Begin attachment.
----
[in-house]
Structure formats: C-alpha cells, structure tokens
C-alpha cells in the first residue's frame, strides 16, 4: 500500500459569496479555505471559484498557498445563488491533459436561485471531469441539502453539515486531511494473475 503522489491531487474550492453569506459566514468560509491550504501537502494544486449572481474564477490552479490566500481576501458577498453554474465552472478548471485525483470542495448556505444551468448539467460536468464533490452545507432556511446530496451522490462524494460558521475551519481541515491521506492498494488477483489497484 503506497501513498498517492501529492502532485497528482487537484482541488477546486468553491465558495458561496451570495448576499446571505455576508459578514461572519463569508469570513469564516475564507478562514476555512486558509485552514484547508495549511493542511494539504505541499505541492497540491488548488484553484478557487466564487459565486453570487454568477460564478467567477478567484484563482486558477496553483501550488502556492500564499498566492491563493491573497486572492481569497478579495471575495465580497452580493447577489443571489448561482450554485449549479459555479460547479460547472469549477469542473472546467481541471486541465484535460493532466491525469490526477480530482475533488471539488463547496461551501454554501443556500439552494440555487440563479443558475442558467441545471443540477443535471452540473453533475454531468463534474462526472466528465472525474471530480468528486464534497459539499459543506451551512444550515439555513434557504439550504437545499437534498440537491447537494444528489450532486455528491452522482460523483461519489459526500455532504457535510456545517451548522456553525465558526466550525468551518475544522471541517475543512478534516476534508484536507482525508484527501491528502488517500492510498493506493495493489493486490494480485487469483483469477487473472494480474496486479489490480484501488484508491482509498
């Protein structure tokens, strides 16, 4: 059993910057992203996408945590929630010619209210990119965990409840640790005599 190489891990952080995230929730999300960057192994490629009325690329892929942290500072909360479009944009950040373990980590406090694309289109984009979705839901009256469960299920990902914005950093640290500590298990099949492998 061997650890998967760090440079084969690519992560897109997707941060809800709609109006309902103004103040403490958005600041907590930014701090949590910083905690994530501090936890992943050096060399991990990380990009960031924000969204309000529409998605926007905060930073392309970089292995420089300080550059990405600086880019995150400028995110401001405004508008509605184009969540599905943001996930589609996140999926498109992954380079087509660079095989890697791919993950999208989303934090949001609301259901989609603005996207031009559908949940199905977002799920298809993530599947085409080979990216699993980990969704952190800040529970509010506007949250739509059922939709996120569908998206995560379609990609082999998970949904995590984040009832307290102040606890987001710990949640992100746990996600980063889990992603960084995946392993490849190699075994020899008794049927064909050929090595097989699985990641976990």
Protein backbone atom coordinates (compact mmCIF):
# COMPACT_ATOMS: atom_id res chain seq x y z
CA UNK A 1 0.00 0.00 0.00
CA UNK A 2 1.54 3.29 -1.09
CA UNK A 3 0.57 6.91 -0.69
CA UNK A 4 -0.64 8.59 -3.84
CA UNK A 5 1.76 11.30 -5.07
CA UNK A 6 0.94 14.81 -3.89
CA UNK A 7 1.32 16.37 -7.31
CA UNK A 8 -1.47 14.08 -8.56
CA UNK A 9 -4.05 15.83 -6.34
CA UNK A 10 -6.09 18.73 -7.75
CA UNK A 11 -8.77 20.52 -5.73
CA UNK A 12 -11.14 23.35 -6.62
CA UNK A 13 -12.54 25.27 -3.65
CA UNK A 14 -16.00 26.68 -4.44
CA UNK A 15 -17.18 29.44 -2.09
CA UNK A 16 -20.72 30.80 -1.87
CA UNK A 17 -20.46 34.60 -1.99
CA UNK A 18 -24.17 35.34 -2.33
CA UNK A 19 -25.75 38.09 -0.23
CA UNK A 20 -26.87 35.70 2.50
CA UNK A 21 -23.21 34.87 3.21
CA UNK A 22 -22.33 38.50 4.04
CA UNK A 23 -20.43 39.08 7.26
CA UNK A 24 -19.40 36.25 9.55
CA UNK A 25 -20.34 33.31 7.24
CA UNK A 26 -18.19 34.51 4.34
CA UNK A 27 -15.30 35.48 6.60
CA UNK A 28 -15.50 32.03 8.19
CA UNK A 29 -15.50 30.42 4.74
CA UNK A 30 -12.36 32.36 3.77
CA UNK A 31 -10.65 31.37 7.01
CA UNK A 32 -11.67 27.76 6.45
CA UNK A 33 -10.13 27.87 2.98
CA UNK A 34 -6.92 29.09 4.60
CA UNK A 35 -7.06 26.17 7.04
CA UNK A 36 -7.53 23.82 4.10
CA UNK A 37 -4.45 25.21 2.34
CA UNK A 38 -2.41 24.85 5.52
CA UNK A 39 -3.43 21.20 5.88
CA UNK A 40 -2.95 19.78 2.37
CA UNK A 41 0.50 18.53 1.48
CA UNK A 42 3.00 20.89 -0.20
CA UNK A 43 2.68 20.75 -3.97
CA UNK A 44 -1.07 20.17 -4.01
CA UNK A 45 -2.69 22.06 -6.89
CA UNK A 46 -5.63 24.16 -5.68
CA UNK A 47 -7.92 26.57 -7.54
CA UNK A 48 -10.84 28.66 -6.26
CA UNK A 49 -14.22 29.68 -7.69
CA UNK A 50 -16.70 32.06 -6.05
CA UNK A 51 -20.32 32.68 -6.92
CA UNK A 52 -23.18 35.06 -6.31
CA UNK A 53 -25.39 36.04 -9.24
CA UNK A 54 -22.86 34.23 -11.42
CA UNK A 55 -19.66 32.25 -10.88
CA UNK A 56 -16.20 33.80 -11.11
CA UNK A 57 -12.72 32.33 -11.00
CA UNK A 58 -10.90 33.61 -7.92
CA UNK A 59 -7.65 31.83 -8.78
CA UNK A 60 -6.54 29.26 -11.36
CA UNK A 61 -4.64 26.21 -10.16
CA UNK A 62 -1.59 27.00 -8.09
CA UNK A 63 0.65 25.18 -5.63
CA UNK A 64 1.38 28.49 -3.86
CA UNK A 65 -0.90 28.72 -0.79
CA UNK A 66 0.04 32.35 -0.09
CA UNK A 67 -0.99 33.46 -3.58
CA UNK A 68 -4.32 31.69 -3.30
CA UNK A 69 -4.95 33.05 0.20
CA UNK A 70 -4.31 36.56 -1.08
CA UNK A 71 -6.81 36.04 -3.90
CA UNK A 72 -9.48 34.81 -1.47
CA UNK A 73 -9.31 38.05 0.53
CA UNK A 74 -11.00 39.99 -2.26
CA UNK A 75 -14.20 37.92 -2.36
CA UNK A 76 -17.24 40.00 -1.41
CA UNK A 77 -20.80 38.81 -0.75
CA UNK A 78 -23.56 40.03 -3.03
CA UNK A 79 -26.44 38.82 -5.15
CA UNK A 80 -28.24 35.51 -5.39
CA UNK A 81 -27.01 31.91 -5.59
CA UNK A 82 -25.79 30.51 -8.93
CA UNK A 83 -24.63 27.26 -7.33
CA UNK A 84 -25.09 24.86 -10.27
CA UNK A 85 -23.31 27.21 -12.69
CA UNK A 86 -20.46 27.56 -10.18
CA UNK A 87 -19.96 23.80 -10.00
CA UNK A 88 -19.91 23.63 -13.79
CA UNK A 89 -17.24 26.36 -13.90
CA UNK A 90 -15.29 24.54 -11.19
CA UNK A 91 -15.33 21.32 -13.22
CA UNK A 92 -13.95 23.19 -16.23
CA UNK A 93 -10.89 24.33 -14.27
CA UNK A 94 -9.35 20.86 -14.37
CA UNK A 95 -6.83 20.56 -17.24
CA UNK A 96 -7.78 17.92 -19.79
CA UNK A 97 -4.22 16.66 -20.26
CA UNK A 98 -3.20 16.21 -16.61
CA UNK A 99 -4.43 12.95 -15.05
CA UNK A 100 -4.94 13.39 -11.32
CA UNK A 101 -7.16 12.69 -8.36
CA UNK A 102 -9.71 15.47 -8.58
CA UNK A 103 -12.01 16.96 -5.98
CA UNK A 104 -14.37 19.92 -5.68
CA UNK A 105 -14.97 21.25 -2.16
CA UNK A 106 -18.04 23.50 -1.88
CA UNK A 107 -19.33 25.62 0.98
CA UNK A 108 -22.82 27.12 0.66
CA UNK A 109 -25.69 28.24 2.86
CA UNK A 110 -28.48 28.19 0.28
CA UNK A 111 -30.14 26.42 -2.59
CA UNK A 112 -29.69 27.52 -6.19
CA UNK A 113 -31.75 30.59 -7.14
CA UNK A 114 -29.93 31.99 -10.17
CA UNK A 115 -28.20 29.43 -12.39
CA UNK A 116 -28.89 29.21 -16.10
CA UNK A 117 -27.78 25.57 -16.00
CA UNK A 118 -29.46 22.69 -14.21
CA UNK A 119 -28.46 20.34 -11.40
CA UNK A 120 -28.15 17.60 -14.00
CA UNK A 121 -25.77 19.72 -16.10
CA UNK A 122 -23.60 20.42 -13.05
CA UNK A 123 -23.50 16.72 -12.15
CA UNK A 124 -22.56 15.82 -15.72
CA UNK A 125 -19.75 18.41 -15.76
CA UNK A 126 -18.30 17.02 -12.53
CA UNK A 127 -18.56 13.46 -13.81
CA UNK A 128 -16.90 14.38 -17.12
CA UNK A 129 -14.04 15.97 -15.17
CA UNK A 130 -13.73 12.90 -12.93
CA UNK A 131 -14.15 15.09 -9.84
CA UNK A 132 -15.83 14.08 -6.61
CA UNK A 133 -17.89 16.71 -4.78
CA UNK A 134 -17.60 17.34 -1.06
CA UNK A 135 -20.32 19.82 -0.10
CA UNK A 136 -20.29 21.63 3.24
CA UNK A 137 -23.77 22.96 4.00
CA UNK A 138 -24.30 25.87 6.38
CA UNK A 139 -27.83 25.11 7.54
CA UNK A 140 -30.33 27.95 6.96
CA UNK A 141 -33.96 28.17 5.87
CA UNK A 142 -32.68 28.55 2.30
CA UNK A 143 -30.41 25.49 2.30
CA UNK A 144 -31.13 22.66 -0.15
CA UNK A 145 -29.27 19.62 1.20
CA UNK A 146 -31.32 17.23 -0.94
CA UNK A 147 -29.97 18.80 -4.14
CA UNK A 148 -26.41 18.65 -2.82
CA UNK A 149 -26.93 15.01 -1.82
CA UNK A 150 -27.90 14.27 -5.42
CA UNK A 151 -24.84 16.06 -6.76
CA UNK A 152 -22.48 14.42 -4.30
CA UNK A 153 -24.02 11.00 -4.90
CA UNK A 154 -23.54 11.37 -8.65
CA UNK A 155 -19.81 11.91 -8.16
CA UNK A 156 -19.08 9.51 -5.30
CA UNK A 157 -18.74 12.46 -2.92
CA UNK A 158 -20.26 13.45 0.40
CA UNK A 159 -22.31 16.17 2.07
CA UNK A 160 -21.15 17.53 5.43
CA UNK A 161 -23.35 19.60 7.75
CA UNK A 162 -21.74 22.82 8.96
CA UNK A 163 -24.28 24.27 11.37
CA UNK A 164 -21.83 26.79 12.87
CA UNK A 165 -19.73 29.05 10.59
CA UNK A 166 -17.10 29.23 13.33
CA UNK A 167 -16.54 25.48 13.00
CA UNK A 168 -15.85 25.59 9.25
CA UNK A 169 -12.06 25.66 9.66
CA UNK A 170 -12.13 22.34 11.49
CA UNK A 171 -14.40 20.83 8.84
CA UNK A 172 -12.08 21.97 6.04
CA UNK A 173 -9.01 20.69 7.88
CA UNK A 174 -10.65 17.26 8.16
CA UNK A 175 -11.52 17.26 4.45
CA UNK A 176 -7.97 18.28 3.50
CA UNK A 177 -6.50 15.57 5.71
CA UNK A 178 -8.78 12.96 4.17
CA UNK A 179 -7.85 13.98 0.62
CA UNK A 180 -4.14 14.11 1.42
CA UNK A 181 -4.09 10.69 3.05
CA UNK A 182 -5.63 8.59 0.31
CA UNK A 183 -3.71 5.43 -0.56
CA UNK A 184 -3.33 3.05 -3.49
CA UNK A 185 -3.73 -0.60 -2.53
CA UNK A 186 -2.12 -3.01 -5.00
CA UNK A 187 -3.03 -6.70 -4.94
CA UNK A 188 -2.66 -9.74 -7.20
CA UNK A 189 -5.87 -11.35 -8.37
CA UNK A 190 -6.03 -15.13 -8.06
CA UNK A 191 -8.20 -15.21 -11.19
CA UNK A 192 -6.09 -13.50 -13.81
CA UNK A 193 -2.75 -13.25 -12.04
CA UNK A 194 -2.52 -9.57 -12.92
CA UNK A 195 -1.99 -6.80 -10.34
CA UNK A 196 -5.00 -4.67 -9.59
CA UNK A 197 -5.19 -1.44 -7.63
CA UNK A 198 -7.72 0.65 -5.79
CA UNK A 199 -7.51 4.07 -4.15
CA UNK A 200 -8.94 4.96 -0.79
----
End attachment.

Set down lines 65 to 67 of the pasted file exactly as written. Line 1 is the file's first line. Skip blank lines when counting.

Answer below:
CA UNK A 59 -7.65 31.83 -8.78
CA UNK A 60 -6.54 29.26 -11.36
CA UNK A 61 -4.64 26.21 -10.16